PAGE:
Junior doctors’ strike in the UK

Jeremy Hunt, the UK Secretary of State for Health, has urged the junior doctors’ representatives to return to the negotiation table.  This followed the most successful “junior doctors’ strike” in the UK. Doctors are complaining about the working conditions especially the new junior doctors’ contract to be introduced by the government. The contract in its essence increases the workload on doctors and puts patients at risk. There has been worldwide support to the junior doctors’ strike and all efforts have been made to ensure patients’ safety on that day.

The death of 43 missing Mexican students

On the 26th September this year, 43 student teachers travelled to the town of Iguala, Mexico to raise funds, and disappeared after violent clashes with municipal police. In the six weeks following that day, evidence has been unearthed to prove that police, the mayor, and gang members were all involved in the mass kidnapping. On 7 November, three gang members confessed to the killing of all 43, explaining how the bodies were then burnt at a landfill site, and the remains thrown in the river.

Human rights abuse
Decades of drug related violence has made this Central-American country one of the most dangerous in the world to live, and it was always a matter of time before such an incident took place. In this case, the most shocking factor is that the police, whose primary function should be to protect civilians, seem to have been heavily involved in the supposed murders – with eyewitnesses reporting that the students were bundled in their cars after the initial altercation.

Corruption
The mayor of Iguala, Jose Luis Abarca, has been arrested along with the town’s police chief – and the governor of the Guerrero region has also resigned. The repercussions are being felt at the highest level, with protestors setting fires outside the presidential palace in Mexico City. The Mexican people have had enough of the continued corruption and violence, and the government needs to act decisively in dealing with the core issues of the crimes.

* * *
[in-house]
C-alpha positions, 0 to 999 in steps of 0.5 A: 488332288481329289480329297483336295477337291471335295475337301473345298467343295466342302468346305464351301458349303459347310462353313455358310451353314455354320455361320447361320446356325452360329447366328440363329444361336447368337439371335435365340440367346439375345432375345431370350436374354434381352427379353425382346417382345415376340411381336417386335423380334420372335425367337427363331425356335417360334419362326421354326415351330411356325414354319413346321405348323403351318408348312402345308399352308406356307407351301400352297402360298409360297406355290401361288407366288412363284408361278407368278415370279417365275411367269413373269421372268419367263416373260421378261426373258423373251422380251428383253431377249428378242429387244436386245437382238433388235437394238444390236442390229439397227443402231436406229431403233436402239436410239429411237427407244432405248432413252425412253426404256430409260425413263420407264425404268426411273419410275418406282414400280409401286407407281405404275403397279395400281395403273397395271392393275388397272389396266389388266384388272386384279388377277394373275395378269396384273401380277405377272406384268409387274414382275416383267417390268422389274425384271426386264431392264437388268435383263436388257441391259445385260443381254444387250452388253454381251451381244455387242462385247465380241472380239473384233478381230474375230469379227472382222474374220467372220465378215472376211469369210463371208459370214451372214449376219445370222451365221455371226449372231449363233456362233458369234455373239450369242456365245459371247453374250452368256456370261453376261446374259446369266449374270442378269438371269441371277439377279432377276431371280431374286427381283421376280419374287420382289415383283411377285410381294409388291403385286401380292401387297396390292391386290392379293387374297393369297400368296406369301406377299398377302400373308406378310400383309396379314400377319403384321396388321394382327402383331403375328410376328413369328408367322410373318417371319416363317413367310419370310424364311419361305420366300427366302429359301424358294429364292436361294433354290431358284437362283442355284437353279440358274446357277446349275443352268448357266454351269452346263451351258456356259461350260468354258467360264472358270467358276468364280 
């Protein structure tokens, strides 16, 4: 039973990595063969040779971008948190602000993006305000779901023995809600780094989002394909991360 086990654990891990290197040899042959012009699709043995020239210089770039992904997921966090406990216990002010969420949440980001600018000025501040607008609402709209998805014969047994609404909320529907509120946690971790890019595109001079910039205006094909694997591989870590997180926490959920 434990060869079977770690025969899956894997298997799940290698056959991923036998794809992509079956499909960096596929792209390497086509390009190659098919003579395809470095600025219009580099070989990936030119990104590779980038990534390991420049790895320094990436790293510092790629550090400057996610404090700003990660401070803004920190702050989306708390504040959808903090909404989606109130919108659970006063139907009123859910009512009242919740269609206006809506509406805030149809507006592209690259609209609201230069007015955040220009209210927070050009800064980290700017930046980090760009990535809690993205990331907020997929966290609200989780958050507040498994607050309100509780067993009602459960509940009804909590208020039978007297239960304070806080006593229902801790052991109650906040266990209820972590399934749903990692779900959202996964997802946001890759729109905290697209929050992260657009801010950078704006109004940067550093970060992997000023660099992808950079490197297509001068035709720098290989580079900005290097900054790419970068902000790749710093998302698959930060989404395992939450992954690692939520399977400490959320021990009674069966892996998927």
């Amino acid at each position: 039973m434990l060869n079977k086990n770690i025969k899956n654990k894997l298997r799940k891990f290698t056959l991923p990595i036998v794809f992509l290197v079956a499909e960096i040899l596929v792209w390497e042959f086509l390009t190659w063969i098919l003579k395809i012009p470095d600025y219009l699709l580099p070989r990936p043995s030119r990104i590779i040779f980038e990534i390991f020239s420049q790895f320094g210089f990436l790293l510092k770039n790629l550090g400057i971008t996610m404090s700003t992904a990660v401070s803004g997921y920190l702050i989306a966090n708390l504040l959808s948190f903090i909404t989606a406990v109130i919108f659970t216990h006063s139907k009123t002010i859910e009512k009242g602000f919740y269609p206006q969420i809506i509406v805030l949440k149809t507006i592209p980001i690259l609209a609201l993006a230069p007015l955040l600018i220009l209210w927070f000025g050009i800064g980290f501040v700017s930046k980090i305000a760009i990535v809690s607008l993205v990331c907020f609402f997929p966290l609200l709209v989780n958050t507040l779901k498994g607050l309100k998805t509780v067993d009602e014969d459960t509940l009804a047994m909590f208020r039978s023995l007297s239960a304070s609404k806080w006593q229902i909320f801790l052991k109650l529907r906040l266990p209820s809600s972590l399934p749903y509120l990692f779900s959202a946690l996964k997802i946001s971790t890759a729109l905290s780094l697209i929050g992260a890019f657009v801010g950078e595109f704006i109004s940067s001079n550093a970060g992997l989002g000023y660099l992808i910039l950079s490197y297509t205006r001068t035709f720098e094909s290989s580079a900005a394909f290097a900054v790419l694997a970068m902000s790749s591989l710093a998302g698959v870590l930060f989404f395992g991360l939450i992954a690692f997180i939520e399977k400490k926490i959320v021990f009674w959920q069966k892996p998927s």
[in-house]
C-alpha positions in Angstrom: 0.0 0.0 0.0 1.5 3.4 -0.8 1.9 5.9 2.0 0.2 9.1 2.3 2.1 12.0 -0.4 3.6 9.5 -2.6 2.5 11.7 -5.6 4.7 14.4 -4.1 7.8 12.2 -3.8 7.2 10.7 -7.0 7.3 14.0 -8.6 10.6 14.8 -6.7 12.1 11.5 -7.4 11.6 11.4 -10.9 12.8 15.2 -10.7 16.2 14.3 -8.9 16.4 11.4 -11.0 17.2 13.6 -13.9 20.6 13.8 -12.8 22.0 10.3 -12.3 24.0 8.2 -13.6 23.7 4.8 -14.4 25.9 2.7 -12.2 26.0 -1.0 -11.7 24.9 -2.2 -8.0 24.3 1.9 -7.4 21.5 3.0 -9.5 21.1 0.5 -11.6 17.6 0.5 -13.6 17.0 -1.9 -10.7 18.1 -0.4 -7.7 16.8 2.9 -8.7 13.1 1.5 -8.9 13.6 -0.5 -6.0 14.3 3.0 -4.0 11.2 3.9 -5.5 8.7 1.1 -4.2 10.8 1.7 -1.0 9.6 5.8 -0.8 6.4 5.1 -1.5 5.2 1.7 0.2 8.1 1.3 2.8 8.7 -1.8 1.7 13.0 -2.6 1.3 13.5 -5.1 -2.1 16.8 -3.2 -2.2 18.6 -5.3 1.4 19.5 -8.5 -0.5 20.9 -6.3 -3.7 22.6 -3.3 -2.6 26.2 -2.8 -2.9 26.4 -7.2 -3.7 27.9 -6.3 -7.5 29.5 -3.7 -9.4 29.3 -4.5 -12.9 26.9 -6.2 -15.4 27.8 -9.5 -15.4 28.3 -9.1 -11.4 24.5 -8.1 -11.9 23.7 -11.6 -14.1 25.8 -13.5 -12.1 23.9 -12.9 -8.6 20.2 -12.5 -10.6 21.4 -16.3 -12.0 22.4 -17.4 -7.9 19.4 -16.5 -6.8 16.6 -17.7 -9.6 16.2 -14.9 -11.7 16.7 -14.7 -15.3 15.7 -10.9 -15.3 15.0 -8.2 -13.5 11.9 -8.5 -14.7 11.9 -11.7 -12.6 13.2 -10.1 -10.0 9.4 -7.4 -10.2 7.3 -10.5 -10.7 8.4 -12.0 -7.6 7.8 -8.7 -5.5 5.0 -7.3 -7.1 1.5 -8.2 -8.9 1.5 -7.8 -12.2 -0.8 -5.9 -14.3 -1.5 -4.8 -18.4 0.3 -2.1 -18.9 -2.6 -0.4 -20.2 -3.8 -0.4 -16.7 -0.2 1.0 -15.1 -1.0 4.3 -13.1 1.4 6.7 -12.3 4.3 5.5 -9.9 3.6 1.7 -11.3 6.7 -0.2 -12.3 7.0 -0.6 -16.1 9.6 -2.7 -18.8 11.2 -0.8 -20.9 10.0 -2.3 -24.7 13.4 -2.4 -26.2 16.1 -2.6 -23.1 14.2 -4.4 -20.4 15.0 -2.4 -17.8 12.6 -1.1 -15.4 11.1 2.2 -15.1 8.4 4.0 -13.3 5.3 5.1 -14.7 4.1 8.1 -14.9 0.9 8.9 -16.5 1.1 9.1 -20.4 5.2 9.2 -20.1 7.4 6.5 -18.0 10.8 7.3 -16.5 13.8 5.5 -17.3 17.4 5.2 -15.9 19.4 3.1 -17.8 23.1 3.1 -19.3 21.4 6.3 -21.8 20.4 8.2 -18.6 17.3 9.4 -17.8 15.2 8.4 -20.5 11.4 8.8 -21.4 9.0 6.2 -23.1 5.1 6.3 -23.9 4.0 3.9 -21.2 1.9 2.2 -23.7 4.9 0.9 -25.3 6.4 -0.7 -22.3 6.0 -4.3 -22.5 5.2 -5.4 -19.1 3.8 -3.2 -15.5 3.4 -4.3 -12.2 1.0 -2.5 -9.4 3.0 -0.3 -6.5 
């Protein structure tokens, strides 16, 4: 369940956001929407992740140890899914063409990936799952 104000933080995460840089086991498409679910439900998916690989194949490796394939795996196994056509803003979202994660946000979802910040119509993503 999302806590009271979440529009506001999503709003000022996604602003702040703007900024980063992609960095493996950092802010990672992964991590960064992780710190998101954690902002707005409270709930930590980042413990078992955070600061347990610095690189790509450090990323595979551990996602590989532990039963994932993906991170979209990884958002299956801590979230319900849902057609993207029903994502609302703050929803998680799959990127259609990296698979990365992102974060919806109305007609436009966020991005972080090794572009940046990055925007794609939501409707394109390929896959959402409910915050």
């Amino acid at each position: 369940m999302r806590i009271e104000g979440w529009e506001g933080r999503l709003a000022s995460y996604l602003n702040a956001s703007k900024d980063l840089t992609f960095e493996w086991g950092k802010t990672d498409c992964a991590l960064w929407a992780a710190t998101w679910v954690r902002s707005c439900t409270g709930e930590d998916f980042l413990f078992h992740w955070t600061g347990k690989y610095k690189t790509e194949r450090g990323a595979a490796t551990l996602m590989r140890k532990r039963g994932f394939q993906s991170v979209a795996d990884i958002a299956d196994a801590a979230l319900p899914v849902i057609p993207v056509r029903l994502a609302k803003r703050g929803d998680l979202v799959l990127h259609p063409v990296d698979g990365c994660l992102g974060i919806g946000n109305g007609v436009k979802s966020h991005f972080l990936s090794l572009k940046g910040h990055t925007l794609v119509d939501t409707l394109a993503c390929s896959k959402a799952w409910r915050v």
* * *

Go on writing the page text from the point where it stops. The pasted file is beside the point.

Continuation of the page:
Continued violence
The story has shocked the world, shining a spotlight on the issues seen in the country on a daily basis. How can Mexico change? What will fix this country which struggles with its burden of being the centre point between North and South America? Is there an answer?

Strength in power
There is no simple solution: the drug cartels are ruthless and have terrifying power over politicians and police throughout the country. The answer lies at the top of the political hierarchy, President Peña Nieto has to be stronger. He has to make sure his appointments are morally sound and he must remove the elements of outside influence from any position of power.

Global assistance
The rest of the world must support him in order for this to happen, as the cartels have become too strong for the state to handle alone. Violence and corruption have grown immeasurably because characters such as Abarca, with links to organised crime, are able to sit in positions of power and neglect their responsibilities. Purging the system of corrupt politicians and fighting the cartels is likely to be a long and difficult project, but with the support of the world Mexico can at least try to reach that goal and give its 122 million citizens renewed hope.

Extremism and brainwashing kids at school – A crime against humanity?

In recent weeks, the issue of extremism and brainwashing in UK schools has once again re-occurred in the media and in parliament.

Specifically, education secretary Nicky Morgan announced that there would be certain school reforms following ‘disturbing’ findings in Birmingham schools.

These findings were uncovered by education commissioner Peter Clarke. He was appointed to the role when a letter, detailing what was happening in certain schools in the Midland, was uncovered.

Known as the ‘Operation Trojan Horse’ letter, it showed plans to push a more Islamist doctrine in some schools – ousting any teacher who did not actively follow the same agenda.

The report

In his report, Clarke found that in some Birmingham Schools there was an Islamist ethos that was not only “intolerant” but also “aggressive”.

In some cases, sexism, homophobia and hostility to other forms of extremism were being actively promoted.

Clearly, this level of intolerance is not acceptable within our schools, primarily because of the ease with which children are easily led.

How do you solve the brainwashing and extremism problem?